Task / Problem Centered: Learning must be in the context of a real-world problem. One limitation is that I did not have baseline data, so my approach to viewing online content was broad rather than focusing on a specific task or problem, such as cornering or braking techniques.
Activation: New knowledge must be built on prior learning. YouTube video creators are appealing to a general audience without the luxury of a learner analysis. That leaves it to the viewer to reflect on their prior knowledge and see where the new learning fits. It would have been beneficial to think about what I know, such as riding a road bike, and how that may apply to what I saw in the videos.
Demonstration: Videos can effectively provide learners with practical demonstrations of specific skills and proper techniques. The mountain bike training videos typically included a verbal explanation followed by an on-bike practical demonstration, often with narration. The challenge was not having my own experience as a point of reference, such as how demonstrated techniques “feel” on a bike.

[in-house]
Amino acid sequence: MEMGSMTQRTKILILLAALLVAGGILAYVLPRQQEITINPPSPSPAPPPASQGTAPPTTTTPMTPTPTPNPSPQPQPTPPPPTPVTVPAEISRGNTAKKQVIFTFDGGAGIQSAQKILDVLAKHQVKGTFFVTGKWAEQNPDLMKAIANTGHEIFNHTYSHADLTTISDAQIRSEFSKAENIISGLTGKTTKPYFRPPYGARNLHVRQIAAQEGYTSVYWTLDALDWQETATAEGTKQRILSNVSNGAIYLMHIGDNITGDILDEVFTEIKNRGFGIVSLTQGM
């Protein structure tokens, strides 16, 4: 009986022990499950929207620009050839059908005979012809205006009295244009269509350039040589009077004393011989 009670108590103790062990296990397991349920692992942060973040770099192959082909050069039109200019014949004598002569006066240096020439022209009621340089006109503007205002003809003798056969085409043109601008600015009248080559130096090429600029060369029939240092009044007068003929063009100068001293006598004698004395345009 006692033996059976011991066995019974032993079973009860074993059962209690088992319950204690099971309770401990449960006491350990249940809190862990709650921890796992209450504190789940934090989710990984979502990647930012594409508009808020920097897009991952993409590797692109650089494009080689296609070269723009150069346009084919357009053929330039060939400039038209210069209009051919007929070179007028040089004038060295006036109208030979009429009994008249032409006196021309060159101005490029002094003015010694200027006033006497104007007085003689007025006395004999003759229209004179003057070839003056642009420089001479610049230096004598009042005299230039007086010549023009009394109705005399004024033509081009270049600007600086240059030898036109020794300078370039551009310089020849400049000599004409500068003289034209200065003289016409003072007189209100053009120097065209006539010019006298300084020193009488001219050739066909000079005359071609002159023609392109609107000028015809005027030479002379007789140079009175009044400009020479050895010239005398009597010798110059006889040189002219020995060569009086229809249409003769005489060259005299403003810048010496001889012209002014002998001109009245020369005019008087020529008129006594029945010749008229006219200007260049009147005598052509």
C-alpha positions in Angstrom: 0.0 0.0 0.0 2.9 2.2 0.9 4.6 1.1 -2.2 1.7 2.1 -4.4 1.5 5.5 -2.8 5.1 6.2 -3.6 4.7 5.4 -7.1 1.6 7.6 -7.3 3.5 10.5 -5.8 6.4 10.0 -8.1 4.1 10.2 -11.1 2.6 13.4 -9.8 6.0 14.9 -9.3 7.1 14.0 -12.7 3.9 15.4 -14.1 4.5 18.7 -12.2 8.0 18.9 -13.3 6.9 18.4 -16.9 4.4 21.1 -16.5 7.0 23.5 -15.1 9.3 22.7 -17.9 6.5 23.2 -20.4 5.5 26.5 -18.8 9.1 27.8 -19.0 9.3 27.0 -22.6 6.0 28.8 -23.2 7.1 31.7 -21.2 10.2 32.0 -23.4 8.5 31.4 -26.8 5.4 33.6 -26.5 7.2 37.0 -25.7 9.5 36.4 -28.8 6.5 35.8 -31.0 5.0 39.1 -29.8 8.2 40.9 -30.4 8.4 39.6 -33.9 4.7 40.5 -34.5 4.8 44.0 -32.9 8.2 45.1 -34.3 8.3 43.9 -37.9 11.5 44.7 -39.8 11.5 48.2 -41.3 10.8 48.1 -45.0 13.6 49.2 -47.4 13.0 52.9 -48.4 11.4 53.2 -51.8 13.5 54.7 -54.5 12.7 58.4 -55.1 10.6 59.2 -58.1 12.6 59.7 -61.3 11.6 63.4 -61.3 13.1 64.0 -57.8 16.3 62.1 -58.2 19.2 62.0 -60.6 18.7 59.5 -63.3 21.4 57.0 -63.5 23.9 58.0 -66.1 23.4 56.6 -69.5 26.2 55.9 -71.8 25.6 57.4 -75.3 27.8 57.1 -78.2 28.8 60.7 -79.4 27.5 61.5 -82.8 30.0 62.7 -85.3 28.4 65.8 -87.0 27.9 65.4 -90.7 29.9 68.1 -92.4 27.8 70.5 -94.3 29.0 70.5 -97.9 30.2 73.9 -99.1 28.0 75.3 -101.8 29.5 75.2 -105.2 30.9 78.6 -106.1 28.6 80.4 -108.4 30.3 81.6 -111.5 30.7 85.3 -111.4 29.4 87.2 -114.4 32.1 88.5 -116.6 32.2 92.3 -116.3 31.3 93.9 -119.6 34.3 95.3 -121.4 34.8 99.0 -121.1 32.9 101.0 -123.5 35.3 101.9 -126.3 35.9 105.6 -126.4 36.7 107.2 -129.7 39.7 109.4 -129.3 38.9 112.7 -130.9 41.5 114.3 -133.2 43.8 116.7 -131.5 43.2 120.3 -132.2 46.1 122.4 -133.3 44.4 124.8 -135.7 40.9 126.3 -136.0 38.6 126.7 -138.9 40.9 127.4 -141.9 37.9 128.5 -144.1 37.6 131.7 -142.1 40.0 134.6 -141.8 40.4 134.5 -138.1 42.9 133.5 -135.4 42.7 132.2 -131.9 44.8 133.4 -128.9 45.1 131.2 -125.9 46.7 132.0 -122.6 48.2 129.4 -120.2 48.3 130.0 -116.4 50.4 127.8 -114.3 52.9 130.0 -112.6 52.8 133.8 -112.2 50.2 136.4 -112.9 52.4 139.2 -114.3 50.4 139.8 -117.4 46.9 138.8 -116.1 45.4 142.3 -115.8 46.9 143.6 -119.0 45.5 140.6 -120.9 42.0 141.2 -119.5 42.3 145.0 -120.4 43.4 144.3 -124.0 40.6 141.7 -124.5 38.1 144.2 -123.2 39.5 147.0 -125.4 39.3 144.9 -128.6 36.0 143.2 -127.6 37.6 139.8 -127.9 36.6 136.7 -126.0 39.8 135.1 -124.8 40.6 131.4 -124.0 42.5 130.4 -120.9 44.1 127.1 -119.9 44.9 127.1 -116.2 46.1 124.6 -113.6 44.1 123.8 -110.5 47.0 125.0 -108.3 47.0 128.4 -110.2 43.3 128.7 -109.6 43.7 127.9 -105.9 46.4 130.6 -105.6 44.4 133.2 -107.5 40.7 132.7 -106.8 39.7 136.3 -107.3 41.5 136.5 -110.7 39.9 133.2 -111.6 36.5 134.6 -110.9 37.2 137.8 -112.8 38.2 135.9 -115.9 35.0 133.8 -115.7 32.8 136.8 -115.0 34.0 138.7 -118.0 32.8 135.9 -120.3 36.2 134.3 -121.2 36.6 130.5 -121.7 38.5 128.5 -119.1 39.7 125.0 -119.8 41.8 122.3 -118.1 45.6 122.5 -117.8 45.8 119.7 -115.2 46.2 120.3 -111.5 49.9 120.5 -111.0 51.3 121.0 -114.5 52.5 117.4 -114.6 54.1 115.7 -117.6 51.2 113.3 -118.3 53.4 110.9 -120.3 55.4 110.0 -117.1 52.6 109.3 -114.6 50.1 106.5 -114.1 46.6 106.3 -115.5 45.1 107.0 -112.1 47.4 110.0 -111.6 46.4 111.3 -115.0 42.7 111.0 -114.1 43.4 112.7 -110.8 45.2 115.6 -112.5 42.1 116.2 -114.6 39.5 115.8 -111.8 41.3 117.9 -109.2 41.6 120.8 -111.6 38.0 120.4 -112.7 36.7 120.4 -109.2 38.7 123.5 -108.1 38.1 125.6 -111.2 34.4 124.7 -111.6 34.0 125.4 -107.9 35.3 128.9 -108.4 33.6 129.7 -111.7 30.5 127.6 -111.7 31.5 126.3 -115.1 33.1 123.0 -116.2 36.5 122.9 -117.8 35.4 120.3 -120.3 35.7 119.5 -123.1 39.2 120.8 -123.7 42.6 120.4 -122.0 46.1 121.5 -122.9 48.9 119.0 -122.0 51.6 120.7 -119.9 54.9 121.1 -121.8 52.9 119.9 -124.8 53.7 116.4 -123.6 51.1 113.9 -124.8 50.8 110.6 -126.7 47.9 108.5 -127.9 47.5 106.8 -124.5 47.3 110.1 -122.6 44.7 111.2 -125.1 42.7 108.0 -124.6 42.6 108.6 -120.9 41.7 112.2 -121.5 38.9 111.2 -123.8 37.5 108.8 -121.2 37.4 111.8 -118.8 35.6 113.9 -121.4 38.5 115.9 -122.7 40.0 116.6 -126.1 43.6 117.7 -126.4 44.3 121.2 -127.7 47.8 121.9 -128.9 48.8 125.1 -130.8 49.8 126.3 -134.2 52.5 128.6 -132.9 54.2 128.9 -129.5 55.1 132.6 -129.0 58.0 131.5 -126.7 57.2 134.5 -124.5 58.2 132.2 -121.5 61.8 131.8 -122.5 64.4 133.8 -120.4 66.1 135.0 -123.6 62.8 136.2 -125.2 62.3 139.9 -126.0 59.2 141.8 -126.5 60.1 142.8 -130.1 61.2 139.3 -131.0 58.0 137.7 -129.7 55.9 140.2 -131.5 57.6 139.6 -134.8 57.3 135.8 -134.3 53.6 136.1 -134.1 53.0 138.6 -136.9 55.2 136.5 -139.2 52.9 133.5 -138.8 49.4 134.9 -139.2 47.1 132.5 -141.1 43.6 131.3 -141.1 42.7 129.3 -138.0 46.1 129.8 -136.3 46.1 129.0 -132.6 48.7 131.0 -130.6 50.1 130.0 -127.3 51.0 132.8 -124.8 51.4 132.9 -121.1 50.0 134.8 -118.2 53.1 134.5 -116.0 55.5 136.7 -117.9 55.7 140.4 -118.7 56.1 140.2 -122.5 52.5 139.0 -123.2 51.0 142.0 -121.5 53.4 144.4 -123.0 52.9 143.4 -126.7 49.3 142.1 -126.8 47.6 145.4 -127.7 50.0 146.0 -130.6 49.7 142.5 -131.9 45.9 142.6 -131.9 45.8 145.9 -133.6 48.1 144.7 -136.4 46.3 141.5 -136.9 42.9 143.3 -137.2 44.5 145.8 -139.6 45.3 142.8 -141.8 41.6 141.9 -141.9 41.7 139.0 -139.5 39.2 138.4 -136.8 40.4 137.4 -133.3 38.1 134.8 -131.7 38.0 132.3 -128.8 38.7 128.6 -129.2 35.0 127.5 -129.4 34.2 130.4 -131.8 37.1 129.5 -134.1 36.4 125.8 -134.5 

Application: Use the new knowledge in a meaningful way, through practical application. While riding, I identified knowledge and skill gaps based on indicators such as apprehension and mistakes then made mental notes that I wrote down after the ride.
Integration: Continue to apply the new knowledge and build on it. This principle highlights the main flaw in my original thinking. It is unreasonable to expect to go from watching videos to proficiency. Similarly, practice alone is not enough. I consider Merrill’s First Principles a cyclical process of continually defining and refining the problem to be solved, building on prior knowledge, viewing demonstrations with an emphasis on targeted areas for improvement, and deliberate practice toward mastery.
The next time you want to learn a new skill and are about to type some words into that YouTube search bar, take a moment to think about how the videos fit into a more comprehensive approach. With so much web content readily available, including engaging videos, it is easy to forget that demonstration is just part of the whole. In a world that expects immediate results, as I mistakenly did, it is also easy to forget that complex skills require extensive practice, so keep learning and enjoy the ride!
In the next post we'll take a look at music and peformance!
These posts are written or shared by QIC team members. We find this stuff interesting, exciting, and totally awesome! We hope you do too!